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Hoosier Shrimp Fans Could See Oil Spill Effects Soon

Bloomington could soon feel the effects of the oil spill in the Gulf Coast as seafood providers contemplate fewer trips to Indiana to peddle their wares.

Steve Fabian

Photo: Arianna Prothero/ WFIU

Steve Fabian usually makes the journey to Bloomington once a month over the course of the shrimping season, but fears the recent Gulf Coast oil spill could hurt the industry has him warning customers that the near future may be their only chance this year to buy fresh seafood from him.

Steve Fabian of Fabian Seafood has been trucking fresh seafood up from Galveston, Texas to in Bloomington for 17 years.

Fabian usually makes the journey once a month over the course of the shrimping season, but fears the recent Gulf Coast oil spill could hurt the industry had Fabian warning customers that Wednesday may be their only chance this year to buy fresh seafood from him.

Even though the oil spill is more than 300 miles away, Fabian says he and his fellow shrimpers are still concerned…

“But everyone in Texas, all the shrimpers are all worried about it because it could come our way and their not capping that off and next month is the beginning of hurricane season so that could blow it our way,” Fabian said.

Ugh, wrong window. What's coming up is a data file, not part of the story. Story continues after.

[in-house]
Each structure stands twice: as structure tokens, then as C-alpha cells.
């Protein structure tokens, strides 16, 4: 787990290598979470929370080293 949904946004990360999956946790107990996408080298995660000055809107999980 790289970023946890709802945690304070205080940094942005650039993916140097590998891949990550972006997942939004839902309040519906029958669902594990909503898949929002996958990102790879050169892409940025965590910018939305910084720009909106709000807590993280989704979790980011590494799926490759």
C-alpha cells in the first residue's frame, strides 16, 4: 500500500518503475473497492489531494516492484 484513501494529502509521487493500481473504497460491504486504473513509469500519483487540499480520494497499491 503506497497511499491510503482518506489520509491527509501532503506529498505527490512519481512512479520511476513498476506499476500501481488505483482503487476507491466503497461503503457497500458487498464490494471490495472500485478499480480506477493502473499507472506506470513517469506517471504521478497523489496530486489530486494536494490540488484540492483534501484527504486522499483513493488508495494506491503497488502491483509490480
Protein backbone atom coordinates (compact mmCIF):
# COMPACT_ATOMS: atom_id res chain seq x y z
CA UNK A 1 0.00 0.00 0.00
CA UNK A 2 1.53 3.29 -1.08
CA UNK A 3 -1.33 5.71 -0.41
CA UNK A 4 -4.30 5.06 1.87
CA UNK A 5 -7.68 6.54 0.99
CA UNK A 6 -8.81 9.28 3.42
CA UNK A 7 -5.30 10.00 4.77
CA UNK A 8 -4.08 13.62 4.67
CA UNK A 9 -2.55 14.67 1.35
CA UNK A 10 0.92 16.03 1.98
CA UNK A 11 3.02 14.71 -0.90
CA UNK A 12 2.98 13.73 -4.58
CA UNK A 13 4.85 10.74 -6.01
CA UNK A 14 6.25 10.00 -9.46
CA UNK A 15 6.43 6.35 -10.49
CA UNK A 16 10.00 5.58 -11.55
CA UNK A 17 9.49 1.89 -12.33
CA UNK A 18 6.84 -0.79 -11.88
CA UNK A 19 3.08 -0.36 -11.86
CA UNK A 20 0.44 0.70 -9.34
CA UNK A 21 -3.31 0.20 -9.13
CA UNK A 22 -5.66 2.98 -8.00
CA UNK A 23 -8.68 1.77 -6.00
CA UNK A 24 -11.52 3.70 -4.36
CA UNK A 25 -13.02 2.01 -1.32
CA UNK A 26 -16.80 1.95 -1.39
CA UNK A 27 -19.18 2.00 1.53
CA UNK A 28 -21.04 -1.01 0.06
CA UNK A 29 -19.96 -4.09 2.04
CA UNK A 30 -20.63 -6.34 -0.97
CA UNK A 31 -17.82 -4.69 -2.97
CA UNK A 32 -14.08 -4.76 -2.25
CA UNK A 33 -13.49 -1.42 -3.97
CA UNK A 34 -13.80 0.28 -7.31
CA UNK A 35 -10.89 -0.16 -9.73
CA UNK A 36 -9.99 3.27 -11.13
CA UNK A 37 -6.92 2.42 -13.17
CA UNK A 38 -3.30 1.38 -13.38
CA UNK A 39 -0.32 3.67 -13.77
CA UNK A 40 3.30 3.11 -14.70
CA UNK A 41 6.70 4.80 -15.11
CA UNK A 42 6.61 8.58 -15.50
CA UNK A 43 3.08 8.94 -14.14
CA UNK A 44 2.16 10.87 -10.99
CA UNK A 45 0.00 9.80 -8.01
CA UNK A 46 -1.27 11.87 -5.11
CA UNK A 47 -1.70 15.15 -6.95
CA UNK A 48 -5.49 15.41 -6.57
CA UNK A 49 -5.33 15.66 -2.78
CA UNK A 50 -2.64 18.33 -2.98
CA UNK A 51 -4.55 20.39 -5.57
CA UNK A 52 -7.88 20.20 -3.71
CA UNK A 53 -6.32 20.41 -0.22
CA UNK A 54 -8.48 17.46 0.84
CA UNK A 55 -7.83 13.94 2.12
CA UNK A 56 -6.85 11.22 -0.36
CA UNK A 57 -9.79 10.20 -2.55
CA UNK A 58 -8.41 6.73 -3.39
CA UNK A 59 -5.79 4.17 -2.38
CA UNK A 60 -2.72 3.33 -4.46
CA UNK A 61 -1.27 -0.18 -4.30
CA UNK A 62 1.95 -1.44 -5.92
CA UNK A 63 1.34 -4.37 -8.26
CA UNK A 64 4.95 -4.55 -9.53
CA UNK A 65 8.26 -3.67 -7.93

Fabian says worried customers have been stocking up on his product.  It took just half an hour Tuesday for Fabian to sell out of shrimp and begin turning away customers. Fabian says if the oil doesn’t spread to the Texas coast he’ll be back in four weeks.

However, that’s only part of the equation. Even though he fishes primarily off the coast of Galveston, Fabian says for part of the season all Texas shrimpers have to rely on Louisiana waters.

“Also, May 15th every year in Texas they close down the season for the Gulf waters in Texas for seven weeks to let the shrimp can lay their eggs.  You can’t even go in the Gulf.  So the Texas shrimpers at that time, they go over to the Louisiana waters.  And if there’s oil over there, well, they’re shut down until the Texas waters open back up which is around the 7th to the 10th of July.  So, they’re shut down for at least two months there,” he said.

Although the impact on shrimpers will be large, Fabian says the impact on Hoosiers will be limited.

“Ah, you won’t get Gulf of Mexico shrimp which of course is the best shrimp in the world.  And the prices will probably start going up because there will be such a big demand for whatever shrimp they can catch down there,” Fabian said.

Arianna Prothero

Arianna Prothero started at WFIU as a reporter in May of 2008. She is now the Interim Assistant Radio News Director and, along with her reporting duties, produces WFIU’s Noon Edition and anchors All Things Considered on Wednesdays, Thursdays, and Fridays. Arianna holds her bachelor’s degree from Indiana University in Political Science with a minor in Russian and Eastern European Studies.

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